Most natural glasses are chemically equivalent to rhyolite. Natural glasses which are chemically equivalent to trachyte, dacite, andesite, latite, and basalt are known but are less common. The term obsidian is generally applied to massive natural glasses that are rich in silica. Obsidian glasses may be classified into subcategories according to their silica content, with rhyolitic obsidians (containing typically about 73% SiO2 by weight) as the most common (Berry, 1983).

Perlite is a hydrated natural glass containing typically about 72-75% SiO2, 12-14% Al2 O3, 0.5-2% Fe2 O3, 3-5% Na2 O, 4-5% K2 O, 0.4-1.5% CaO (by weight), and small concentrations of other metallic elements. Perlite is distinguished from other natural glasses by a higher content (2-5% by weight) of chemically bonded water, the presence of a vitreous, pearly luster, and characteristic concentric or arcurate onion skin-like (i.e., perlitic) fractures.

Perlite products are often prepared by milling and thermal expansion, and possess unique physical properties such as high porosity, low bulk density, and chemical inertness. Expanded perlite has been used in filtration applications since about the late 1940's (Breese and Barker, 1994). Conventional processing of perlite consists of comminution (crushing and grinding), air size classification, thermal expansion, and air size classification of the expanded material to meet the specifications of the finished product. For example, perlite ore is crushed, ground, and classified to a predetermined particle size range (e.g., passing 30 mesh), then classified material is heated in air at a temperature of 870°-1100° C. in an expansion furnace, where the simultaneous softening of the glass and vaporization of contained water leads to rapid expansion of glass particles to form a frothy glass material with a bulk volume up to 20 times greater than that of the unexpanded ore. Often, the expanded perlite is then air classified and optionally milled to meet the size specification of a desired product. The presence of chemically bonded water in other natural glasses (for example, pumice, obsidian, and volcanic ash) often permits "thermal expansion" in a manner analogous to that commonly used for perlite.

Pumice is a natural glass characterized by a mesoporous structure (e.g., having pores or vesicles with a size up to about 1 mm). The highly porous nature of pumice gives it a very low apparent density, in many cases allowing it to float on the surface of water. Most commercial pumice contains from about 60 to about 70% SiO2 by weight. Pumice is typically processed by milling and classification (as described above for perlite), and products are primarily used as lightweight aggregates and also as abrasives, absorbents, and fillers. Unexpanded pumice and thermally expanded pumice (prepared in a manner analogous to that used for perlite) may also be used as filter aids in some cases (Geitgey, 1979), as can volcanic ash (Kansas Minerals, Inc., undated).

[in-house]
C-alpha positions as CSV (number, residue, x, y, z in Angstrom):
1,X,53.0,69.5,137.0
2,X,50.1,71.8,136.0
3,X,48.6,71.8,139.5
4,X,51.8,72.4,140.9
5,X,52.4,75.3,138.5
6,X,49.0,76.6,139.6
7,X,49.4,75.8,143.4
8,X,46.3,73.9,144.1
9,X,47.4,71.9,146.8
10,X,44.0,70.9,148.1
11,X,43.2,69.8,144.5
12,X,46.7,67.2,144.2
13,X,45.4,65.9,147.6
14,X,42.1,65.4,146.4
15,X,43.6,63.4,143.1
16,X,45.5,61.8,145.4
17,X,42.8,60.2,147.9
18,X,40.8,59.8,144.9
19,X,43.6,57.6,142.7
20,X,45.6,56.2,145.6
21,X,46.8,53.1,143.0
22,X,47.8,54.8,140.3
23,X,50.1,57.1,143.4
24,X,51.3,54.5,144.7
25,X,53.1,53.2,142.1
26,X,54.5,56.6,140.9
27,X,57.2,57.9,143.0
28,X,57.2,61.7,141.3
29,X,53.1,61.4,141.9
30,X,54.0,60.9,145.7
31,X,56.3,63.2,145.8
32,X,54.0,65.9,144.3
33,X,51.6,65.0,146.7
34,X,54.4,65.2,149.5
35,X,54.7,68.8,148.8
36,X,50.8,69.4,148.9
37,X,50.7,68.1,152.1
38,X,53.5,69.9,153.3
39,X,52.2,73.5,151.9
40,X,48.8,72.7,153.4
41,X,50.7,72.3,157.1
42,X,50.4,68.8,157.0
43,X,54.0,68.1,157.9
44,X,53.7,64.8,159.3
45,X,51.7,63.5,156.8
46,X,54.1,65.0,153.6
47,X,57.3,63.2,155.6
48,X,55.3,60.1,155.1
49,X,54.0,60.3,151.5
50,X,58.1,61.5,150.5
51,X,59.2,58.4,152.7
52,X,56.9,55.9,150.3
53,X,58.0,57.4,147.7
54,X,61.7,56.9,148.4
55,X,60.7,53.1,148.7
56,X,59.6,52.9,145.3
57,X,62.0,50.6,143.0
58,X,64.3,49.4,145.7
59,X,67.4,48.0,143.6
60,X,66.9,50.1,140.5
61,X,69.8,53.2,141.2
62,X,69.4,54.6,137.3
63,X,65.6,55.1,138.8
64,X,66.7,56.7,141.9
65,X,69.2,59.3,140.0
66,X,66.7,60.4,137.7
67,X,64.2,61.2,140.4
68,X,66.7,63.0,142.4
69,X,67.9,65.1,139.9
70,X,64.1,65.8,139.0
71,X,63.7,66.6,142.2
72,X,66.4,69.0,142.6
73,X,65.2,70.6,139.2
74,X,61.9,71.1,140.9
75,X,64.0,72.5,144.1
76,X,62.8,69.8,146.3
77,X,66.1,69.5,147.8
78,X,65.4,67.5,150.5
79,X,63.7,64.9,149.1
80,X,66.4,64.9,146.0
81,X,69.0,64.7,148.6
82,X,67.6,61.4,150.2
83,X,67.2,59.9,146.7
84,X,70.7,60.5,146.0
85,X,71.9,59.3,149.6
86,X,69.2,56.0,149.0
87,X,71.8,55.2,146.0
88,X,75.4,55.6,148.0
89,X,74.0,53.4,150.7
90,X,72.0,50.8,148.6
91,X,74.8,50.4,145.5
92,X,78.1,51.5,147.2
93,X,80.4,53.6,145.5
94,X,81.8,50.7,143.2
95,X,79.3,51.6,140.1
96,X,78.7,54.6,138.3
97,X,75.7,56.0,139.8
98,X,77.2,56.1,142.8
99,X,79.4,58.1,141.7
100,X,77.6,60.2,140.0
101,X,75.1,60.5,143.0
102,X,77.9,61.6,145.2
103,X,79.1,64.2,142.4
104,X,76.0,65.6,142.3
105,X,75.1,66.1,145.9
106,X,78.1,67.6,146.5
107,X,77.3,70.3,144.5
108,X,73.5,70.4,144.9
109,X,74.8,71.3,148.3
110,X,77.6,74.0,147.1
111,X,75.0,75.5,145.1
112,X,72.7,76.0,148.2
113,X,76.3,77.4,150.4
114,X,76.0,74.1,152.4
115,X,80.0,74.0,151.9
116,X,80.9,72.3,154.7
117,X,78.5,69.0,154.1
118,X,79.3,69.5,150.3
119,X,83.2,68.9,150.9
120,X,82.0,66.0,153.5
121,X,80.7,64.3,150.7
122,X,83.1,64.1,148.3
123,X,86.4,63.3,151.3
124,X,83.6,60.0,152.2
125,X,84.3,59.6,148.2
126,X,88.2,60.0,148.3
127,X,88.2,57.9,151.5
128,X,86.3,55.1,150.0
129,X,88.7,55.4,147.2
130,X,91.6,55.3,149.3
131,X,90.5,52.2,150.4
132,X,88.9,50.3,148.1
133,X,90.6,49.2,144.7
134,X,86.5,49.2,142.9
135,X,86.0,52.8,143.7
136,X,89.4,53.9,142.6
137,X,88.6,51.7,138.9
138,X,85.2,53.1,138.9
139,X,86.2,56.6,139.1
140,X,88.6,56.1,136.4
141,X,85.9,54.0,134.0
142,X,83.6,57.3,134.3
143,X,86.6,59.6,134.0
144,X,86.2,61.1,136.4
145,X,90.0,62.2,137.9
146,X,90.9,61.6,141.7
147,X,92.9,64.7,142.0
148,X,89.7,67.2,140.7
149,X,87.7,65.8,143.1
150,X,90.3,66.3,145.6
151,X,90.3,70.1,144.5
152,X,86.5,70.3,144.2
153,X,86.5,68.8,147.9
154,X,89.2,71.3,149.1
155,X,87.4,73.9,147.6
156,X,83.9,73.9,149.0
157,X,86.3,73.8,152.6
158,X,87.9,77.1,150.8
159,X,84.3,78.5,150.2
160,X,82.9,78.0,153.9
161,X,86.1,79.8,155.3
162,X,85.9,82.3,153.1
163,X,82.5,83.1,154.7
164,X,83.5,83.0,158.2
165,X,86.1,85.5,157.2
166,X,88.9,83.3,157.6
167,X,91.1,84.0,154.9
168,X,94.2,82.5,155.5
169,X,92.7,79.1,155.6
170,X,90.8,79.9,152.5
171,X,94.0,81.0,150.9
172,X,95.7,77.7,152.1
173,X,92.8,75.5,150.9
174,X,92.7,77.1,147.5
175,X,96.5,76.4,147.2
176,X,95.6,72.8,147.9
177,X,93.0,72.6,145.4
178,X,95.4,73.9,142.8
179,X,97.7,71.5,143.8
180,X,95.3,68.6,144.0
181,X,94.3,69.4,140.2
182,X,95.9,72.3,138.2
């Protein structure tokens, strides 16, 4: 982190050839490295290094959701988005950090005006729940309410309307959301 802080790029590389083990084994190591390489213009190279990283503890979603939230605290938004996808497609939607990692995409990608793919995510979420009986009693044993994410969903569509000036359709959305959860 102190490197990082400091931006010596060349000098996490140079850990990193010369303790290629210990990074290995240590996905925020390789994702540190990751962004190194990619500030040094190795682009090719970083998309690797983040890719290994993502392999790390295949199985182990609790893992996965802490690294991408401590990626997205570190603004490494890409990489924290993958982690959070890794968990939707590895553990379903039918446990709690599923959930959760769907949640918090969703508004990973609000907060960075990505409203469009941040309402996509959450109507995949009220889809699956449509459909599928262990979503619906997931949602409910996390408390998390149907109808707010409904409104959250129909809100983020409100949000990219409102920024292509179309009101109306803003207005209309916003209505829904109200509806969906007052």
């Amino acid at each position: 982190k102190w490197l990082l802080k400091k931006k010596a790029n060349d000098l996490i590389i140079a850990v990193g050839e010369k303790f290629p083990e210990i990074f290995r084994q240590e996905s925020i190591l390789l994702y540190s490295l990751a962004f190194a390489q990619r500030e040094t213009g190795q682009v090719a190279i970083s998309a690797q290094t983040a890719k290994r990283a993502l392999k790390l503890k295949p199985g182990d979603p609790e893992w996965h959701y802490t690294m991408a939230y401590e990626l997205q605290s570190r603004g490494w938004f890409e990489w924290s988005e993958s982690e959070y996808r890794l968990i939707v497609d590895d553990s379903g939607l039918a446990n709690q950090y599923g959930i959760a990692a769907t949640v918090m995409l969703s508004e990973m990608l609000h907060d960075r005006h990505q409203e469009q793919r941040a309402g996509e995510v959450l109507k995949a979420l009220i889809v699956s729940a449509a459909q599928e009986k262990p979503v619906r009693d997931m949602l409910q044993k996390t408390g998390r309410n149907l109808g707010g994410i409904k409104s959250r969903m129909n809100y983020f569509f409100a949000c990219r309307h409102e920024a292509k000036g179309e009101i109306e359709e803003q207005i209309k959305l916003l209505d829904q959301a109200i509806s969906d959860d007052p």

Modifications of methods and products for natural glasses have been reported. For example, Houston (1959), Bradley (1979), Jung (1963), Morisaki (1976), Ruff and Nath (1982), and Shiuh (1982, 1985) describe methods for treatment that result in specialized natural glass products.

None of the aforementioned products of natural glass, however, comprise (i) a functional filtration component and (ii) a matrix component, wherein said matrix component has a softening point temperature less than the softening point temperature of said functional filtration component, and wherein said functional filtration component is intimately bound to said matrix component.

2. Matrix Components

Matrix components which are suitable for use in the preparation of the advanced composite filtration media of the present invention are characterized by having a softening point temperature which is lower than the softening point temperature of the selected functional filtration component.

Examples of preferred matrix components include engineering polymers and related materials, which may be organic or inorganic polymers derived from natural sources or produced synthetically. An excellent review of engineering polymers has been prepared by Seymour (1990). Examples of particularly preferred matrix components include glasses, crystalline minerals, thermoplastics, and metals.

Glasses are vitreous amorphous polymers consisting of repeating siloxane (i.e., --(Si--O)--) units in the polymer chain. As described above, some glasses are naturally occurring, such as perlite, pumice, obsidian, pitchstone, and volcanic ash. Others, such as soda-lime glasses, are produced synthetically. Soda-lime glass is made by melting batches of raw materials containing the oxides of silicon (i.e., SiO2), aluminum (i.e., Al2 O3), calcium (i.e., CaO), sodium (i.e., Na2 O), and sometimes potassium (i.e., K2 O), or lithium (i.e., Li2 O) together in a furnace, and then allowing the melt to cool so as to produce the amorphous product. Glasses may be made in a wide variety of shapes, including sheets or plates, cast shapes, or fibers. Methods of manufacturing the principal families of glasses have been reported (Scholes, 1974). Mineral wools, rock wools, and silicate cottons are generic names for manufactured fibers in which the fiber-forming substances may be slag, certain rocks, or glass (Kujawa, 1983).